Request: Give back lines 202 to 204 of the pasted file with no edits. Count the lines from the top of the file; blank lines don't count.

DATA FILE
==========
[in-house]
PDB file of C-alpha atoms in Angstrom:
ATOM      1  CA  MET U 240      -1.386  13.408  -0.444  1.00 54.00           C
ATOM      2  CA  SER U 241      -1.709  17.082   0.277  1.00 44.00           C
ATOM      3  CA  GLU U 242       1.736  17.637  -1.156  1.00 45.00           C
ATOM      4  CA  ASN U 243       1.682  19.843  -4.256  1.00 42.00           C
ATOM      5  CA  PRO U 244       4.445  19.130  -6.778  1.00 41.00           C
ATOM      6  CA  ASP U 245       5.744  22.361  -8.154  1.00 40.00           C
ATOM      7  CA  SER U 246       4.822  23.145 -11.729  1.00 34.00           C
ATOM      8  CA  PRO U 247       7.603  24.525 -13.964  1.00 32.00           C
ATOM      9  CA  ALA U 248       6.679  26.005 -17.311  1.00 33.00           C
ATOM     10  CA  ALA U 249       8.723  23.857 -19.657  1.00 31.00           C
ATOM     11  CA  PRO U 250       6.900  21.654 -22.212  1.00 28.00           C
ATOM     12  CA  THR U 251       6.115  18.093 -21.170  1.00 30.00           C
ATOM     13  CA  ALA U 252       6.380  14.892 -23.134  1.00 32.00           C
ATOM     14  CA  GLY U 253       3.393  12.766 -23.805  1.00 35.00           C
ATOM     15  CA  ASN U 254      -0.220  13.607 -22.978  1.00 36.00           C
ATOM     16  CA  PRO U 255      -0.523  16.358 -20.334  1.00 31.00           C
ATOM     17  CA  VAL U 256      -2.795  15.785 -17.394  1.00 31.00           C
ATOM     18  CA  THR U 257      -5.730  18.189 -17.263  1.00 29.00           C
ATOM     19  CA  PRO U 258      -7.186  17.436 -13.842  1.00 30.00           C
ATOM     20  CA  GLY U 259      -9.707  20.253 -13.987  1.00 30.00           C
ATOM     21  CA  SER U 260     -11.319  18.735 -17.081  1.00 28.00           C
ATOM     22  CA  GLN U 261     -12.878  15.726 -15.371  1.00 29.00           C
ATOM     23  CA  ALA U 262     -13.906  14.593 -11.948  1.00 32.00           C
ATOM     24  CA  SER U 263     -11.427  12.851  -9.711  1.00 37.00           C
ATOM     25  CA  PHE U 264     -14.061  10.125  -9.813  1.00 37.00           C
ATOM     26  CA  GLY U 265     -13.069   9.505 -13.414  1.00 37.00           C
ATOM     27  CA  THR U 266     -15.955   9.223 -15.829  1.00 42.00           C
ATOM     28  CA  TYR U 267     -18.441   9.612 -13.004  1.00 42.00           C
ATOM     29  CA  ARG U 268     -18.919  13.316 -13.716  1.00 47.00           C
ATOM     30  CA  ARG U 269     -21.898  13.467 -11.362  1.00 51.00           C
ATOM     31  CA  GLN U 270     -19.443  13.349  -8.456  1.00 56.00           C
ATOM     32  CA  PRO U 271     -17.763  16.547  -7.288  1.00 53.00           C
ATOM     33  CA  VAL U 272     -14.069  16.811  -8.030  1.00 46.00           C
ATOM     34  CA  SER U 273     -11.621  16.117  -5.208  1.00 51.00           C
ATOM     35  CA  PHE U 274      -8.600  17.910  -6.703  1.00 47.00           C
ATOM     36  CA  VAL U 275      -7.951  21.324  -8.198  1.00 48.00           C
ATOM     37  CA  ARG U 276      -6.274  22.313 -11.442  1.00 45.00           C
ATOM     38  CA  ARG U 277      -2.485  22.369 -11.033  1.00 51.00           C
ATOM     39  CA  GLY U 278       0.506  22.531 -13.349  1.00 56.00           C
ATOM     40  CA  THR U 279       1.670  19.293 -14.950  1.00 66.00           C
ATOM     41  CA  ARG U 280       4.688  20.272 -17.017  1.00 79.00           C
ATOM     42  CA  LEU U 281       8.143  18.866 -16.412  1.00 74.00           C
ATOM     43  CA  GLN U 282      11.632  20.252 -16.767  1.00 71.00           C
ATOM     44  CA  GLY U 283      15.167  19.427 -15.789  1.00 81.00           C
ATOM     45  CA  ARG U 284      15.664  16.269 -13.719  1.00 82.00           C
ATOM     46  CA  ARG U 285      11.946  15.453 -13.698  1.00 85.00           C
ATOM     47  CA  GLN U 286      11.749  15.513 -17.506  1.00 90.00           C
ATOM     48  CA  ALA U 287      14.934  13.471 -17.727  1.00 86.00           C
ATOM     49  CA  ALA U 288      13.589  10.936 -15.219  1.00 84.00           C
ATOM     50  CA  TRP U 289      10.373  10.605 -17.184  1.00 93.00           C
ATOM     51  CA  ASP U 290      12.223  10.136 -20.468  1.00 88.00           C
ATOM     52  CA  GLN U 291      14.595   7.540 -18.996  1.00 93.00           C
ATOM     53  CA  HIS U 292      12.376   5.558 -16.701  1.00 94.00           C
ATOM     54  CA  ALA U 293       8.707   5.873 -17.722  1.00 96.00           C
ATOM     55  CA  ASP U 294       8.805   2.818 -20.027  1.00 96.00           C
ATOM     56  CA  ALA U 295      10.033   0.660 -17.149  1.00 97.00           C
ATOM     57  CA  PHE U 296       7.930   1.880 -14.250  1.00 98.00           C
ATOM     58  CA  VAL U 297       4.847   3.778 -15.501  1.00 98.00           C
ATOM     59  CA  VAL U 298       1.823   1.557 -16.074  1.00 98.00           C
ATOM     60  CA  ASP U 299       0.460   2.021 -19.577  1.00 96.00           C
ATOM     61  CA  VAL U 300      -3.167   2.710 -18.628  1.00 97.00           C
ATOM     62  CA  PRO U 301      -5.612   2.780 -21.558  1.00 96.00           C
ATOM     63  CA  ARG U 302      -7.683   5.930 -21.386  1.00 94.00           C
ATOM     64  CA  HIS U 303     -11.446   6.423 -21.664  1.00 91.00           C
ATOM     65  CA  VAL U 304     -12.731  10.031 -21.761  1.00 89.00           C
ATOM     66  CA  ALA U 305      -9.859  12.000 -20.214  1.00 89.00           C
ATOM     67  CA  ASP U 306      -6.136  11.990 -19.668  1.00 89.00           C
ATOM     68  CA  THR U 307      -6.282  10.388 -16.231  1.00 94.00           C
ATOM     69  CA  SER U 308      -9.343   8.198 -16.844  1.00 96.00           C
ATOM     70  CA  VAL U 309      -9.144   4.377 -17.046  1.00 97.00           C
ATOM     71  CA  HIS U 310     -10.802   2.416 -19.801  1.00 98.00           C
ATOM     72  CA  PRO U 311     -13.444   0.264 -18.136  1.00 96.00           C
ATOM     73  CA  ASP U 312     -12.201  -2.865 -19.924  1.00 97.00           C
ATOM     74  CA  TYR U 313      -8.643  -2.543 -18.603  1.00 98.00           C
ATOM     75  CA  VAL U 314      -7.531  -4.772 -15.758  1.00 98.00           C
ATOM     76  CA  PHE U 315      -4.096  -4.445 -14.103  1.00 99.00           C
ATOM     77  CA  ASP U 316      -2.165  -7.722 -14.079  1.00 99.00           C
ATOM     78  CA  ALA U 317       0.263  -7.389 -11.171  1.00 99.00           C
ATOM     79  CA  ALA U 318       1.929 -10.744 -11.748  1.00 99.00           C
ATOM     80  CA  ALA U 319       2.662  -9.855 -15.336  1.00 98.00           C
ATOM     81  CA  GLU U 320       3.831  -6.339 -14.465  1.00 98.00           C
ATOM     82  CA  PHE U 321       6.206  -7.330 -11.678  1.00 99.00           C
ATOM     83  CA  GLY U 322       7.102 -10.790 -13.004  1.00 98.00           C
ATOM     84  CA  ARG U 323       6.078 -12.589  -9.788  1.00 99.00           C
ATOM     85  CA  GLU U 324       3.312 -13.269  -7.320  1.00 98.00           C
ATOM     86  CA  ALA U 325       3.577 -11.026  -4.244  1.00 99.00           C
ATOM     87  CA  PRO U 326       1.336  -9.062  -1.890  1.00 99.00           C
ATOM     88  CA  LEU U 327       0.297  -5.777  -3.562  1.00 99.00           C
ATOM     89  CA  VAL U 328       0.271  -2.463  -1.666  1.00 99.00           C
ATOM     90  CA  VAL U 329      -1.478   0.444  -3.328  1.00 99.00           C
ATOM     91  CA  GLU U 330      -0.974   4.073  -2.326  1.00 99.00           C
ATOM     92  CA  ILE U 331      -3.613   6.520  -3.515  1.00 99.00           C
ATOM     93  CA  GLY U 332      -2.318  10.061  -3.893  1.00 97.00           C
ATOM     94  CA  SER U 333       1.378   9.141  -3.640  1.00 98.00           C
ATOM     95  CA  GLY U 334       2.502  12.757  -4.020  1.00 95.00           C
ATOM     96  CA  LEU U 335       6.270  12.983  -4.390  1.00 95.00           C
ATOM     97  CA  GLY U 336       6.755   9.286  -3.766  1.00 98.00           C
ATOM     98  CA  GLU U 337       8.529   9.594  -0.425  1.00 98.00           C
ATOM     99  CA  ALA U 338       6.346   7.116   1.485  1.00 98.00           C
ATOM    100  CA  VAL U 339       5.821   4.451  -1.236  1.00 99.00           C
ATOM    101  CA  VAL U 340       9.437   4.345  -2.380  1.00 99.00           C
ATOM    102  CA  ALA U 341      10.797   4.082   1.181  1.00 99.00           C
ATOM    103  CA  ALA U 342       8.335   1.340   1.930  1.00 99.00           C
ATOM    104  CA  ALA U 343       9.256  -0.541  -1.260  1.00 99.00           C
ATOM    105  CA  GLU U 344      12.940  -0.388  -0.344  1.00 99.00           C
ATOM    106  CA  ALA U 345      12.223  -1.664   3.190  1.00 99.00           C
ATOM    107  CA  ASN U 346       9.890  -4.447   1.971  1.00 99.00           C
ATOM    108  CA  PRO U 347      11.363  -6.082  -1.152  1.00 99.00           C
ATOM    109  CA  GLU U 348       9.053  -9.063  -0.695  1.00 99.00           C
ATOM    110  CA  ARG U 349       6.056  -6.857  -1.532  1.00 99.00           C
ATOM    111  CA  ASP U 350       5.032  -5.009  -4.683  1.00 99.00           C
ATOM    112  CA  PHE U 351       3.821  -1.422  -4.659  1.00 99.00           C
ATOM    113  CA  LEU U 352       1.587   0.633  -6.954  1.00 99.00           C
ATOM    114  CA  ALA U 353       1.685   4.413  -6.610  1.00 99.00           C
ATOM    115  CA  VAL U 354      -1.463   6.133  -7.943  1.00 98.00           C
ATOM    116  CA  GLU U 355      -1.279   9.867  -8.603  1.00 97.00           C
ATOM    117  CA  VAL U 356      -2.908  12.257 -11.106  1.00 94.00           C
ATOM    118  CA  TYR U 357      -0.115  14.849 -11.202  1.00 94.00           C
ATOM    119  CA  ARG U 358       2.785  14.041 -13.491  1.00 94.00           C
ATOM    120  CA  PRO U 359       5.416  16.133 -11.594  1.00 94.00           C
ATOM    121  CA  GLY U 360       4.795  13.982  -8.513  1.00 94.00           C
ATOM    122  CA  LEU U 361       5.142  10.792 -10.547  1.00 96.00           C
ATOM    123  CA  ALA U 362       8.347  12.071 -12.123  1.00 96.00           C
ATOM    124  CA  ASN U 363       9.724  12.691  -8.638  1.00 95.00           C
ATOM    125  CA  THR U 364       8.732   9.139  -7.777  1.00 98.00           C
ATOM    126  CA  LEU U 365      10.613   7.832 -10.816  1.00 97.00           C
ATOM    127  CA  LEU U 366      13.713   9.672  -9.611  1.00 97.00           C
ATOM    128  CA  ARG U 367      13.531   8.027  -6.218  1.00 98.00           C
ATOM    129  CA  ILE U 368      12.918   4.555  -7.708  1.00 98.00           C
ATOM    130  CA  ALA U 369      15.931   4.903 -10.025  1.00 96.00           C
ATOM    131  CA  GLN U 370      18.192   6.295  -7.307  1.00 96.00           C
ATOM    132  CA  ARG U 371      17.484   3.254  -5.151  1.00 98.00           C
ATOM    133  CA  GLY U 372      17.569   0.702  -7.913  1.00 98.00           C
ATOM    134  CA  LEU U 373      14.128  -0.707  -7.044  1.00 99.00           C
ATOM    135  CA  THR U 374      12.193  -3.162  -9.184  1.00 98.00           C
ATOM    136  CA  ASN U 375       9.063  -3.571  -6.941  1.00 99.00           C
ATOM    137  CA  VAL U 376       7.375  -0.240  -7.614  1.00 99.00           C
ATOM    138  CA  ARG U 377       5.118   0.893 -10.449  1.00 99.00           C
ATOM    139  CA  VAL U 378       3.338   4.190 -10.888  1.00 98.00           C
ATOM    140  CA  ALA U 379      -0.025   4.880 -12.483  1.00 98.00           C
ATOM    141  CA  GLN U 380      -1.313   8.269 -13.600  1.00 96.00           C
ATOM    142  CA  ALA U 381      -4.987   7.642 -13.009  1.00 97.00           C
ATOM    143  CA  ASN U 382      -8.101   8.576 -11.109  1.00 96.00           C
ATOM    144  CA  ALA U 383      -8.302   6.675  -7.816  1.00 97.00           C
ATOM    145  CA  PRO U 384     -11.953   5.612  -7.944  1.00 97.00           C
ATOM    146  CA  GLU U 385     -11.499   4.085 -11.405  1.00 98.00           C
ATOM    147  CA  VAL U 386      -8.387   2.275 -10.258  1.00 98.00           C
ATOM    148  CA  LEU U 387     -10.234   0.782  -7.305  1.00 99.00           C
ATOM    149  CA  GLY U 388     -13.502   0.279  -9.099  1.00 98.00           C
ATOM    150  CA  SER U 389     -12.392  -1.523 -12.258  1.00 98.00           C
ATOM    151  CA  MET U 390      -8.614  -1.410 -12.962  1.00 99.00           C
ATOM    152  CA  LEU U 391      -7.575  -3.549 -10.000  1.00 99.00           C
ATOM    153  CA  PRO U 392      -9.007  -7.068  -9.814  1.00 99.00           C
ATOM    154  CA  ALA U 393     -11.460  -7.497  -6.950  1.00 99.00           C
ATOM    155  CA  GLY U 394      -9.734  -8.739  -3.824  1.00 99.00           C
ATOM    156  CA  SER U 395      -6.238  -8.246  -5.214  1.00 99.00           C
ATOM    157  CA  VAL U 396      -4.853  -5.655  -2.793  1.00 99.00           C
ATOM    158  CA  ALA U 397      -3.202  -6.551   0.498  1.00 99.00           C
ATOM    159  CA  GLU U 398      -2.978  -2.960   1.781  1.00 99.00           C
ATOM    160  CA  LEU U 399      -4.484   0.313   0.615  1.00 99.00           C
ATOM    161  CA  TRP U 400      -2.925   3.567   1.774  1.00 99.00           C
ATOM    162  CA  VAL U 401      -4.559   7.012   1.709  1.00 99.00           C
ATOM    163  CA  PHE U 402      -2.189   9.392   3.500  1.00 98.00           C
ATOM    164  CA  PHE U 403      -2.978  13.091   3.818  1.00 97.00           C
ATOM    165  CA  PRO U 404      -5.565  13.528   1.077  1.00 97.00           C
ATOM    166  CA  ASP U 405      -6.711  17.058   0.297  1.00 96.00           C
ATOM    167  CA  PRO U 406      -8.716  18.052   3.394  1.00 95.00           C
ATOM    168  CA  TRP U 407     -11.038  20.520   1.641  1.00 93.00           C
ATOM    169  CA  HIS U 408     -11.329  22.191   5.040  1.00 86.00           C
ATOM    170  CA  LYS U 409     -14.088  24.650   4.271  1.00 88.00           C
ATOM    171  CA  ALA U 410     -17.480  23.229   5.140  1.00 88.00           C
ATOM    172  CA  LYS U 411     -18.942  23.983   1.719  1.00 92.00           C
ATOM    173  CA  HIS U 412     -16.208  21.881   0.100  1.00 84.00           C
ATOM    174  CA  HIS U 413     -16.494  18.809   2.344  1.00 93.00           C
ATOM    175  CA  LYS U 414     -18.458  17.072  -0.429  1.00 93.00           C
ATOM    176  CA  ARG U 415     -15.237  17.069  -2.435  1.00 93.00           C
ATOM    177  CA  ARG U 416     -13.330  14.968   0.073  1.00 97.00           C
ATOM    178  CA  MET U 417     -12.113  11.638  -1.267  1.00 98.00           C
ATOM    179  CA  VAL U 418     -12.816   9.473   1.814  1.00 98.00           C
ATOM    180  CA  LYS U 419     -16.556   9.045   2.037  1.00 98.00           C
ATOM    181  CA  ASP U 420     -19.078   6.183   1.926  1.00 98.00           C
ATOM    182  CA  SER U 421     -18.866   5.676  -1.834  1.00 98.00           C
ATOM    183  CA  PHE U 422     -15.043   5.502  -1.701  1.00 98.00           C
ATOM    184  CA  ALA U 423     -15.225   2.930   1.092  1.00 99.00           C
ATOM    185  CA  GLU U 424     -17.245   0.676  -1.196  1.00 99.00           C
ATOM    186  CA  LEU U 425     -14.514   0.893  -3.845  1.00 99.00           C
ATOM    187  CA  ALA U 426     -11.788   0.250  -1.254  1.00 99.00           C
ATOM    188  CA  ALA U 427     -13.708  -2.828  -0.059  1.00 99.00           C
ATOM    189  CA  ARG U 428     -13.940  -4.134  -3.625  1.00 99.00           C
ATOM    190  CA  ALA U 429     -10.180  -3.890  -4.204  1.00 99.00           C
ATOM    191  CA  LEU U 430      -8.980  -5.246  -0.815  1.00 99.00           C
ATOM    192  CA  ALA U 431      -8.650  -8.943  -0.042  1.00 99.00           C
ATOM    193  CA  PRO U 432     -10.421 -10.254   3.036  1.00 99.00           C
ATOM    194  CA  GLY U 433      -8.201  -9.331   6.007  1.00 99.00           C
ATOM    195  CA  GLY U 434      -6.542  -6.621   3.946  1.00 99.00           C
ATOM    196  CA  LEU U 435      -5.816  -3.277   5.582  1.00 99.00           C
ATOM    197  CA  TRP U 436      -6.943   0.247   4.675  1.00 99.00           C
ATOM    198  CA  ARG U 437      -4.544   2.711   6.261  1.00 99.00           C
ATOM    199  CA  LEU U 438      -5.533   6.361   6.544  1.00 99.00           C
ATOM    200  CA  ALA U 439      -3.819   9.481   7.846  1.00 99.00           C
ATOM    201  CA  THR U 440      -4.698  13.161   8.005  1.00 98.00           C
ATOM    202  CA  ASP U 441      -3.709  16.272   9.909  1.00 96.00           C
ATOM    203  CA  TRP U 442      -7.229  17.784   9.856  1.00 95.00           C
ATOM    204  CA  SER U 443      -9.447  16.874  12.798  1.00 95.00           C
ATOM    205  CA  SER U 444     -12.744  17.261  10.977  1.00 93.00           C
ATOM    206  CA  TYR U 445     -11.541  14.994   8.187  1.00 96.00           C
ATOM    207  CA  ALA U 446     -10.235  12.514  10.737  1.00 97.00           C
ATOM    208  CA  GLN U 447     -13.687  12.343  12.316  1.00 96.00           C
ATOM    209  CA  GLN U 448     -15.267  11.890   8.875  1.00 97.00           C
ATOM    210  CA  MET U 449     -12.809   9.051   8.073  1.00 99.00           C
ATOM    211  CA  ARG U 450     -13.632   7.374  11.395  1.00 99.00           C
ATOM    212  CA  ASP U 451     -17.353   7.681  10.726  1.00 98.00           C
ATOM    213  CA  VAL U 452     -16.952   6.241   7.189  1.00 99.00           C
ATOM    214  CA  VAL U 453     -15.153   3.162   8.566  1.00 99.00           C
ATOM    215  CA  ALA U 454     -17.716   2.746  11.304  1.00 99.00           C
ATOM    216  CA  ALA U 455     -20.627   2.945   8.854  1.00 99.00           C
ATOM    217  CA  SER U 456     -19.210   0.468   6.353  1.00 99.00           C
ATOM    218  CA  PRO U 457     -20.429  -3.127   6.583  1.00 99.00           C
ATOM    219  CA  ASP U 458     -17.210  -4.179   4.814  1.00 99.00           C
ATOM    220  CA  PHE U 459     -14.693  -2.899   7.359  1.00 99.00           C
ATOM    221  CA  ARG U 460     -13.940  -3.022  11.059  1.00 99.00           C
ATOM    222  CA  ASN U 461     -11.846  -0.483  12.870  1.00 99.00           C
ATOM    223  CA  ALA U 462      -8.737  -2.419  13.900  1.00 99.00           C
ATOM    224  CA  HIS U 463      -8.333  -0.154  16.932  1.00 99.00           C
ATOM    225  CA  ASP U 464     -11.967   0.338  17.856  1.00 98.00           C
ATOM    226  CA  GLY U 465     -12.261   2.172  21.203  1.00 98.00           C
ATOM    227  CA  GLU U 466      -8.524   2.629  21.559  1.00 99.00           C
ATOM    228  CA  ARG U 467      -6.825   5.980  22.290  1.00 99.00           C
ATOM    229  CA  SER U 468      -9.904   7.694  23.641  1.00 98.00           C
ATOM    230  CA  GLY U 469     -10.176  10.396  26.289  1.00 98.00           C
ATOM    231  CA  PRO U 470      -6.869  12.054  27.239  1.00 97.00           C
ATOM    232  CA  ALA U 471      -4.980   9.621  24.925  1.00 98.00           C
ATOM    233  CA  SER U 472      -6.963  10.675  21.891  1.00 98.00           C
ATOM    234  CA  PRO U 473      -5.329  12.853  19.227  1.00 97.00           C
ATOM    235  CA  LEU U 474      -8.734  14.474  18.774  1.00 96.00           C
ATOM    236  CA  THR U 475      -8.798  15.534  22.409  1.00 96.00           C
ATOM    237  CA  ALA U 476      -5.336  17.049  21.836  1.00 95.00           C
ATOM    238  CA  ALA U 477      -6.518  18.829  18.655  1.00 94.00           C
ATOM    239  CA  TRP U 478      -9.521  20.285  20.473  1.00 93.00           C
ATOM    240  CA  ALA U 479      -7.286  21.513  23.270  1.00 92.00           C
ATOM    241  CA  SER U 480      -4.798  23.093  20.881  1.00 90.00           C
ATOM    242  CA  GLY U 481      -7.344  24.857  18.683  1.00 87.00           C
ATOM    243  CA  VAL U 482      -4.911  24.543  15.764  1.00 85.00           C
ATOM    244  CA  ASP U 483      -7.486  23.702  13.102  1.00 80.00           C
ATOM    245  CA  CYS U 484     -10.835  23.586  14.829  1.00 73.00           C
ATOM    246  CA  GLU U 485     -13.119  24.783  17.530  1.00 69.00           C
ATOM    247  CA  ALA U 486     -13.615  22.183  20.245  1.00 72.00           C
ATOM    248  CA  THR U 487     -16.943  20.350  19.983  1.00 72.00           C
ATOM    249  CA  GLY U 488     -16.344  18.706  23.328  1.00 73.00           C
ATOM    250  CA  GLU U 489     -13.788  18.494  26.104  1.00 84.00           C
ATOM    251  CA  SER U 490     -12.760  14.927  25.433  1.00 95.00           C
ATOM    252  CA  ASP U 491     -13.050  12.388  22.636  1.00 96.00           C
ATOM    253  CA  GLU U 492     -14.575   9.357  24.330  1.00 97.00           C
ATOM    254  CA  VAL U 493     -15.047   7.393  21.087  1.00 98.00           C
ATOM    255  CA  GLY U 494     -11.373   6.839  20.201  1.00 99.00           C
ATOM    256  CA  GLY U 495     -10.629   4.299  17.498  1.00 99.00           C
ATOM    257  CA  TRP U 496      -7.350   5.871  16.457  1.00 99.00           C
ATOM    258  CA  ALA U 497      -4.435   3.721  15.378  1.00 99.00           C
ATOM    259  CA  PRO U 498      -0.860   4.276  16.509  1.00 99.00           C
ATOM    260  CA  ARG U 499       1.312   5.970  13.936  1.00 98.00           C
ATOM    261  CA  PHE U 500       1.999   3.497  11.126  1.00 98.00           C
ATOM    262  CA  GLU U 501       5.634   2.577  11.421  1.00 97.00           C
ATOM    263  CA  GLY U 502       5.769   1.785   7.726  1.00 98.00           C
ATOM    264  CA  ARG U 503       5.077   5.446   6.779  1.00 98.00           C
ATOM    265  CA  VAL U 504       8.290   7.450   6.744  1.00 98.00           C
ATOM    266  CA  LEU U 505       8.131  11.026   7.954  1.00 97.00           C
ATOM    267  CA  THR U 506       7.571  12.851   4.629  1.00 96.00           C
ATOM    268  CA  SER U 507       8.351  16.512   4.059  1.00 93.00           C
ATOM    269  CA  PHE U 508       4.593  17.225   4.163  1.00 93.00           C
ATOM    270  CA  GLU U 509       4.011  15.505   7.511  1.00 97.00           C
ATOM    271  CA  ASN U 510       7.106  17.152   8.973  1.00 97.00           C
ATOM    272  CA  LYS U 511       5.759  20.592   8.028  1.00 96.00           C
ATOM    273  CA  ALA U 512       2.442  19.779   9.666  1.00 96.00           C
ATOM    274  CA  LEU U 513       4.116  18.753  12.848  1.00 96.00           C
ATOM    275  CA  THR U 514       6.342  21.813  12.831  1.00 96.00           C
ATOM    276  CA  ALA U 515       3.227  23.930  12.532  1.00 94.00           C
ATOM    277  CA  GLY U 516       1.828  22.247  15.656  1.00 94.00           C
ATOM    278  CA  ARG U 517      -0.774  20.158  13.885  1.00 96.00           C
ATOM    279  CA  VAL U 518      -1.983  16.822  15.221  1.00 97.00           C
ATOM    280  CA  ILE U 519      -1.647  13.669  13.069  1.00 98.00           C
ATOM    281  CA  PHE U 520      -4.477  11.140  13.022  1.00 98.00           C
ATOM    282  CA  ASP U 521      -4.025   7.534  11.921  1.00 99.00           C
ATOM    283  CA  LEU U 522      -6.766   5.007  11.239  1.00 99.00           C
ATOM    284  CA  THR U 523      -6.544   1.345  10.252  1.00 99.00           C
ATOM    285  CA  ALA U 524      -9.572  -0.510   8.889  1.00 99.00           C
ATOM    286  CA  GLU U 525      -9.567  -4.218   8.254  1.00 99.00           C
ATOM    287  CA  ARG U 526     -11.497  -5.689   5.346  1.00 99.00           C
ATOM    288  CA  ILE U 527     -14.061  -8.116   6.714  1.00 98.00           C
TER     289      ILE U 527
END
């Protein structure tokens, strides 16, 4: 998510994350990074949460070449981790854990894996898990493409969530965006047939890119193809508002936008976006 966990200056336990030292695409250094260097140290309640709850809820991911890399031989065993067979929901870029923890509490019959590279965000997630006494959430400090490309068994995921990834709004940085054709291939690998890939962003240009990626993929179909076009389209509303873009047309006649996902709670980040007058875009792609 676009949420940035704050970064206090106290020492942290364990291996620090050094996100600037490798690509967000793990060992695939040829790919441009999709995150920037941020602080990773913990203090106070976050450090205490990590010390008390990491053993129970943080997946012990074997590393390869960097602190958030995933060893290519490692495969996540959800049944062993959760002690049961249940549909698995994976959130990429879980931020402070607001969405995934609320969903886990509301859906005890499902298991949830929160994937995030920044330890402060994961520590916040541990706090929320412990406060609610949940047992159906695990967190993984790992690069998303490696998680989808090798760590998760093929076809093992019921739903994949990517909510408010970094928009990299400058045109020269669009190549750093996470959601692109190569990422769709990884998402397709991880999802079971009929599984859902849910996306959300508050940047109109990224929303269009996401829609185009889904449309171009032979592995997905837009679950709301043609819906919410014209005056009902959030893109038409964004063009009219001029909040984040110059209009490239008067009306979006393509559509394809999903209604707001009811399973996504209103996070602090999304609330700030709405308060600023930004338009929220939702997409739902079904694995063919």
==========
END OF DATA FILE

ATOM    200  CA  ALA U 439      -3.819   9.481   7.846  1.00 99.00           C
ATOM    201  CA  THR U 440      -4.698  13.161   8.005  1.00 98.00           C
ATOM    202  CA  ASP U 441      -3.709  16.272   9.909  1.00 96.00           C